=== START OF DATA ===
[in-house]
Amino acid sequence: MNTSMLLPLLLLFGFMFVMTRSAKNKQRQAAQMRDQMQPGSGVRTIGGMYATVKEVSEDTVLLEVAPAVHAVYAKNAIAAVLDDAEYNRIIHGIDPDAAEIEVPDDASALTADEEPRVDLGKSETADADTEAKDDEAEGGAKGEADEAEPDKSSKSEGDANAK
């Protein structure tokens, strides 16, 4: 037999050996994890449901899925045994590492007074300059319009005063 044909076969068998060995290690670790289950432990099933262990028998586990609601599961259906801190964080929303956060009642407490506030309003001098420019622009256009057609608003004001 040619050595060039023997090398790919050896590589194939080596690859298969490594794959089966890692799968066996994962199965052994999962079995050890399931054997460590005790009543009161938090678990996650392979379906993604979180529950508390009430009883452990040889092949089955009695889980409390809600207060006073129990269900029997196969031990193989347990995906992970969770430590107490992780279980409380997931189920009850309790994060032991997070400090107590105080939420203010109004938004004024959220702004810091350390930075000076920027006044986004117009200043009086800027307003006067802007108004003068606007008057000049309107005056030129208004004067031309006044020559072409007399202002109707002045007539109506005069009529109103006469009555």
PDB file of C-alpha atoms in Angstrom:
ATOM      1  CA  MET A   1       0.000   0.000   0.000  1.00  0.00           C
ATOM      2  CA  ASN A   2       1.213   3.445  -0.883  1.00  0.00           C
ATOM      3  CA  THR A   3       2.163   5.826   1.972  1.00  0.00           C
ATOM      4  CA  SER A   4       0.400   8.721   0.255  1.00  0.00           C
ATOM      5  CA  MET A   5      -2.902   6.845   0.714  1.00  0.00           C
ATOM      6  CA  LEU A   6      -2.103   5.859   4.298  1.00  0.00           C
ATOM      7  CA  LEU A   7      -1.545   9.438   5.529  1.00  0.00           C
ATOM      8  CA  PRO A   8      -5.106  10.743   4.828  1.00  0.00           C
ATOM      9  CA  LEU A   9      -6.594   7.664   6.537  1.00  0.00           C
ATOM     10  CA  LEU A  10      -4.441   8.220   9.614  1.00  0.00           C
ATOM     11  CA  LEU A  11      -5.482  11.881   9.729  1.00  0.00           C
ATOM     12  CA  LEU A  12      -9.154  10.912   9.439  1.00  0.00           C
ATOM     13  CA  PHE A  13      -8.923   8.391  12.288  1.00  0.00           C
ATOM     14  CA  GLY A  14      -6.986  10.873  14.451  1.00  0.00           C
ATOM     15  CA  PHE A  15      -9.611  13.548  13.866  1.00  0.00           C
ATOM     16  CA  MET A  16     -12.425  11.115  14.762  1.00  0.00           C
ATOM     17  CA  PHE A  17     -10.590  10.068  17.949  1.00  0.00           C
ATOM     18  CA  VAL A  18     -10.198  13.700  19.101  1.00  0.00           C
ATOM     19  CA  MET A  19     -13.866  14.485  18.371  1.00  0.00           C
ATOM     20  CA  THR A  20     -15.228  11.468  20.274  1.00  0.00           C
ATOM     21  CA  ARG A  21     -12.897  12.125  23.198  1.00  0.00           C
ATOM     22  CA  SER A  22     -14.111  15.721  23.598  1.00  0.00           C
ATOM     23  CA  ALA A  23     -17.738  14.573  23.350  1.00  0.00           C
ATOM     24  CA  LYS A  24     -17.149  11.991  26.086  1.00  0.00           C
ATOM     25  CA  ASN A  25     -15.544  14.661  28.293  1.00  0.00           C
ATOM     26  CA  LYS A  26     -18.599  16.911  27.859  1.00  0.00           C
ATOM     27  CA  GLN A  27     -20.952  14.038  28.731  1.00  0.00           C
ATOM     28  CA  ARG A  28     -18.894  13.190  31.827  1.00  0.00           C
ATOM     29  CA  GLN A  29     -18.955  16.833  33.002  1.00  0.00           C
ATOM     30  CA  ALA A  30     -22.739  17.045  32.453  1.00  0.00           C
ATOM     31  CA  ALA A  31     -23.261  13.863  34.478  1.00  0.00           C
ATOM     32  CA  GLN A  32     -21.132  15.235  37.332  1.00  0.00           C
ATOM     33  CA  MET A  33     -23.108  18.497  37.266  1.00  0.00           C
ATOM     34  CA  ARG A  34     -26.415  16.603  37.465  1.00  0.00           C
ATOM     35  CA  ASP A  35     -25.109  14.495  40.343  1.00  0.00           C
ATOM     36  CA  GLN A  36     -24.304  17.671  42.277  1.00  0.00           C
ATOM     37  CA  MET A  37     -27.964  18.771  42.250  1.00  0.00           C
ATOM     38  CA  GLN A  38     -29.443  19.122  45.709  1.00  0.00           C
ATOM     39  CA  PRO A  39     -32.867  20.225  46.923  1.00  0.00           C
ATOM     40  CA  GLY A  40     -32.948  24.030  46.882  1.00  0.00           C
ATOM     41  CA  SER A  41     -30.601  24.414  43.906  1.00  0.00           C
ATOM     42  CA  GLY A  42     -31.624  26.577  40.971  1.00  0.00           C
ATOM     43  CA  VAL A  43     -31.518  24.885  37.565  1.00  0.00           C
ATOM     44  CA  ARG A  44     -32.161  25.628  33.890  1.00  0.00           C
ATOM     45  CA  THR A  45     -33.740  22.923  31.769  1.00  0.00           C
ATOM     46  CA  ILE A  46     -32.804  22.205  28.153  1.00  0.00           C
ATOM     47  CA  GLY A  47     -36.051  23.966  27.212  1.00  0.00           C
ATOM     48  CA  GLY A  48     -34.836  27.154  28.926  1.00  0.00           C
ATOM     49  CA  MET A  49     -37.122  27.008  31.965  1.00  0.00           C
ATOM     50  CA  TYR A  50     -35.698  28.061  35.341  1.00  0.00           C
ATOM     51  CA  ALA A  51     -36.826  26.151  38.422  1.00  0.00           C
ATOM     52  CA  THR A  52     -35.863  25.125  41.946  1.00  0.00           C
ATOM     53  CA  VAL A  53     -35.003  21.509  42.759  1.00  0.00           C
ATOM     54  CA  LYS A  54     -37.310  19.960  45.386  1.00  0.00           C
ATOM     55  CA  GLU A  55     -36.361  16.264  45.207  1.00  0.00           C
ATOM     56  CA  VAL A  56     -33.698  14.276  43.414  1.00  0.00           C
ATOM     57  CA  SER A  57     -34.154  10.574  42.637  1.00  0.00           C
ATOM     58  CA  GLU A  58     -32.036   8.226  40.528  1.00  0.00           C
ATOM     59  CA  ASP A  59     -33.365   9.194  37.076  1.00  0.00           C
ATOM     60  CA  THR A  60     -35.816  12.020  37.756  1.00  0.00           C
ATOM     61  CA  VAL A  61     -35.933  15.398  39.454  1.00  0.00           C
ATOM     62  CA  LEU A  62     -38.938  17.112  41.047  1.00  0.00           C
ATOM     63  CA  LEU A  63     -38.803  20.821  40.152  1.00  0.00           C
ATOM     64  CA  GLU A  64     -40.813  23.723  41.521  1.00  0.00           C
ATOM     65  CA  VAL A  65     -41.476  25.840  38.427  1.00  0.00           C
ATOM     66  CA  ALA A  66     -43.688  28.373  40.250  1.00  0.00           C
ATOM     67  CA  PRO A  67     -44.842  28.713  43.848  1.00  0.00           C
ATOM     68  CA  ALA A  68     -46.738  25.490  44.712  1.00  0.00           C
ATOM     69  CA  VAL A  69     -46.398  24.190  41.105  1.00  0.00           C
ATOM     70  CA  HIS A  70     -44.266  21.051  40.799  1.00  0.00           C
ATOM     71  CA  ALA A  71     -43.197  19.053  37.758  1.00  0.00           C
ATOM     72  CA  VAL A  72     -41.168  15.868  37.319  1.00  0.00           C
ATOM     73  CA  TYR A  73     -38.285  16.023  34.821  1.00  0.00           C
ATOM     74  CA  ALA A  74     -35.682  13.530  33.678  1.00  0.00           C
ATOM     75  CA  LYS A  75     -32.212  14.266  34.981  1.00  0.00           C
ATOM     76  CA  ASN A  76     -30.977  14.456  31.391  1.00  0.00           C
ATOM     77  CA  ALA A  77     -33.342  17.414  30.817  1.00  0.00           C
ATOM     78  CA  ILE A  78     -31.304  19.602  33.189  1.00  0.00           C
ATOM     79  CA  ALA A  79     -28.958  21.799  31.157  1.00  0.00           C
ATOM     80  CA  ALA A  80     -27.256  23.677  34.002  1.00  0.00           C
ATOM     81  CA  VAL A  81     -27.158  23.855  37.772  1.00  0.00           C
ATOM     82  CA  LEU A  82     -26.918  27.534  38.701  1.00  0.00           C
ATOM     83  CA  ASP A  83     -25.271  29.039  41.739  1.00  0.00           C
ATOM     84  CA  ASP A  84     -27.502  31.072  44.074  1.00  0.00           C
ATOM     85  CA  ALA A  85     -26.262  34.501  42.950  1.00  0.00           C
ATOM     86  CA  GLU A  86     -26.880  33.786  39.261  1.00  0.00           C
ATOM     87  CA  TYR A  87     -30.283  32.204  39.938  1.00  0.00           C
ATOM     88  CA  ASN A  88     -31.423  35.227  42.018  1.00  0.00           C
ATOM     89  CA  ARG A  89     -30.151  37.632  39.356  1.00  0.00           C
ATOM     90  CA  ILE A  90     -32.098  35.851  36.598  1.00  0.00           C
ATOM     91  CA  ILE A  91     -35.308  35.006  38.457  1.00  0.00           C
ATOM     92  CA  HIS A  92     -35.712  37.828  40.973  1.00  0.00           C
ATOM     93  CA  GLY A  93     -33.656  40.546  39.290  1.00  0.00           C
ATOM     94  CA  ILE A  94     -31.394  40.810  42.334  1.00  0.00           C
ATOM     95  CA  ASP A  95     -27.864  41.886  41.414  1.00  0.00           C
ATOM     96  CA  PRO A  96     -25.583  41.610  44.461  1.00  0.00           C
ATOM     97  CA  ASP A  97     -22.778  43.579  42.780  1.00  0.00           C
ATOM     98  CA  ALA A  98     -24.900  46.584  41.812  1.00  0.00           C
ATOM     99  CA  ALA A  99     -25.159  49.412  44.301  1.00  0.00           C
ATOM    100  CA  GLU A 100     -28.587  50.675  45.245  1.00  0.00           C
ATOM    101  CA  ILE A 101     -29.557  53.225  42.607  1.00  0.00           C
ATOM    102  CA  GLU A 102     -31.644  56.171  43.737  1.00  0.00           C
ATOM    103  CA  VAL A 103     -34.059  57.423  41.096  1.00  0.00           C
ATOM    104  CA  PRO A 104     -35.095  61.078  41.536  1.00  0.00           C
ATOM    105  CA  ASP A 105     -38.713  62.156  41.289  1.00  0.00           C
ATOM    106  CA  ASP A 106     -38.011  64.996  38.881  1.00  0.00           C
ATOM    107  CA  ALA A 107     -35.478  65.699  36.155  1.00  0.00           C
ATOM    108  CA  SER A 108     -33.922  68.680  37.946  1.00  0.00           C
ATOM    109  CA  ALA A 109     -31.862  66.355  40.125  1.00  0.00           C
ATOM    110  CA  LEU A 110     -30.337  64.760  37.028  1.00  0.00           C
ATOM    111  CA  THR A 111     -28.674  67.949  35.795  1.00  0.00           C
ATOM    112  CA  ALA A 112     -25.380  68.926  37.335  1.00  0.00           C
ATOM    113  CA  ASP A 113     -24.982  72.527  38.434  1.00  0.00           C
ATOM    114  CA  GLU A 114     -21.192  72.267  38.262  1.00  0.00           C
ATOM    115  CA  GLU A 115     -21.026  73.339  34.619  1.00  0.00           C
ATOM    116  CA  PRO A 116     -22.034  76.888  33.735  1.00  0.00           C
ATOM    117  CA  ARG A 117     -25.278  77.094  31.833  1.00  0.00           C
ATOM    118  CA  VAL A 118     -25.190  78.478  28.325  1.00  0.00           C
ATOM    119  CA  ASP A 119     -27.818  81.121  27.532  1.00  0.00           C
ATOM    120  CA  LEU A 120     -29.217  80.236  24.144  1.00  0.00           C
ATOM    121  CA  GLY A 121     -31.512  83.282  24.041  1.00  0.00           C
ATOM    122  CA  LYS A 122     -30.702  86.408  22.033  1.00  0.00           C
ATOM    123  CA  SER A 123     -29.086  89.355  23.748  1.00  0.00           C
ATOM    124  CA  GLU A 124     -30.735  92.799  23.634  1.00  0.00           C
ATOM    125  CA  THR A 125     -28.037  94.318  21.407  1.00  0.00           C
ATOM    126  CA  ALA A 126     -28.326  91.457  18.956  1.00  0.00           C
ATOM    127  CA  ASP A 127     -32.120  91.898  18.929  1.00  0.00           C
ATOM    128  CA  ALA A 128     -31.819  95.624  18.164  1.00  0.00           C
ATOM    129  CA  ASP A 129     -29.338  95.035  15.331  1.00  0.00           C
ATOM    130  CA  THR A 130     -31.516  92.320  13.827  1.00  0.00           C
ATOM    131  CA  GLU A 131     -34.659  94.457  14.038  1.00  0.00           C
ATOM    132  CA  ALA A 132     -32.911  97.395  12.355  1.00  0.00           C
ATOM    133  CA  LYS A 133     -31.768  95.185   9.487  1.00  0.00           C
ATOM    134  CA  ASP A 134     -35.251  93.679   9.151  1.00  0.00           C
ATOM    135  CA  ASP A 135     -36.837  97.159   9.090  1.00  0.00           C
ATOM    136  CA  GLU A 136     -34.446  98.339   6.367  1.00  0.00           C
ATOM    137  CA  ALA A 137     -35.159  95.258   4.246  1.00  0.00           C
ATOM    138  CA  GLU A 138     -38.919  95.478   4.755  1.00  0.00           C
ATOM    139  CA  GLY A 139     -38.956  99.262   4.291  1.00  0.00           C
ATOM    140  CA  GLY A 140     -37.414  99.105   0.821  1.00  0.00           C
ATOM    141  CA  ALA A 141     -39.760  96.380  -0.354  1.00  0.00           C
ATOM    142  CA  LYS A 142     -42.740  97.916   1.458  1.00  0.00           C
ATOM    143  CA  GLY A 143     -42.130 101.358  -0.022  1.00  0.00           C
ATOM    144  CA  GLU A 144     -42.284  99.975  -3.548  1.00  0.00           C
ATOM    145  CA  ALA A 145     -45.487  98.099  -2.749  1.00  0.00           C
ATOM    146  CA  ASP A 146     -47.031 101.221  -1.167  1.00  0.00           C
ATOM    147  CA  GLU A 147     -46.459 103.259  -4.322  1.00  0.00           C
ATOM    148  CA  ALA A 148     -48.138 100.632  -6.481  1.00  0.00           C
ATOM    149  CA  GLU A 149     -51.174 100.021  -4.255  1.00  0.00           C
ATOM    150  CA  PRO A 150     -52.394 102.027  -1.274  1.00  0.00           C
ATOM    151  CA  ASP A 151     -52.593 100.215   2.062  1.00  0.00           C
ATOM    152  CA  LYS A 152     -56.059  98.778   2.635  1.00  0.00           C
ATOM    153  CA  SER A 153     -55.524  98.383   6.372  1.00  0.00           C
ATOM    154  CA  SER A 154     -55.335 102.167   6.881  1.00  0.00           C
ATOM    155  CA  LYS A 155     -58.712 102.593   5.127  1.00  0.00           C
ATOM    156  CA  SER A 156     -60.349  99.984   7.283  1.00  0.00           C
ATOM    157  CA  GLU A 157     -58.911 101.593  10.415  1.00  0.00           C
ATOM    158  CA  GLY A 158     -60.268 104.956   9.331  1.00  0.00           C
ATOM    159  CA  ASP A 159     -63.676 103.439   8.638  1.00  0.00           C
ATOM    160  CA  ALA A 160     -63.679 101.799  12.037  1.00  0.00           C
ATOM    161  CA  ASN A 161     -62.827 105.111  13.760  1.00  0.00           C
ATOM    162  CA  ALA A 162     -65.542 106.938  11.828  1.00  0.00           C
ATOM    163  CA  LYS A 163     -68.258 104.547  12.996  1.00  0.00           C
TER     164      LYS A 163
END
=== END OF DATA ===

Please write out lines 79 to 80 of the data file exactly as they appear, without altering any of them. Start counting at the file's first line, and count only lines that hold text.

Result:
ATOM     75  CA  LYS A  75     -32.212  14.266  34.981  1.00  0.00           C
ATOM     76  CA  ASN A  76     -30.977  14.456  31.391  1.00  0.00           C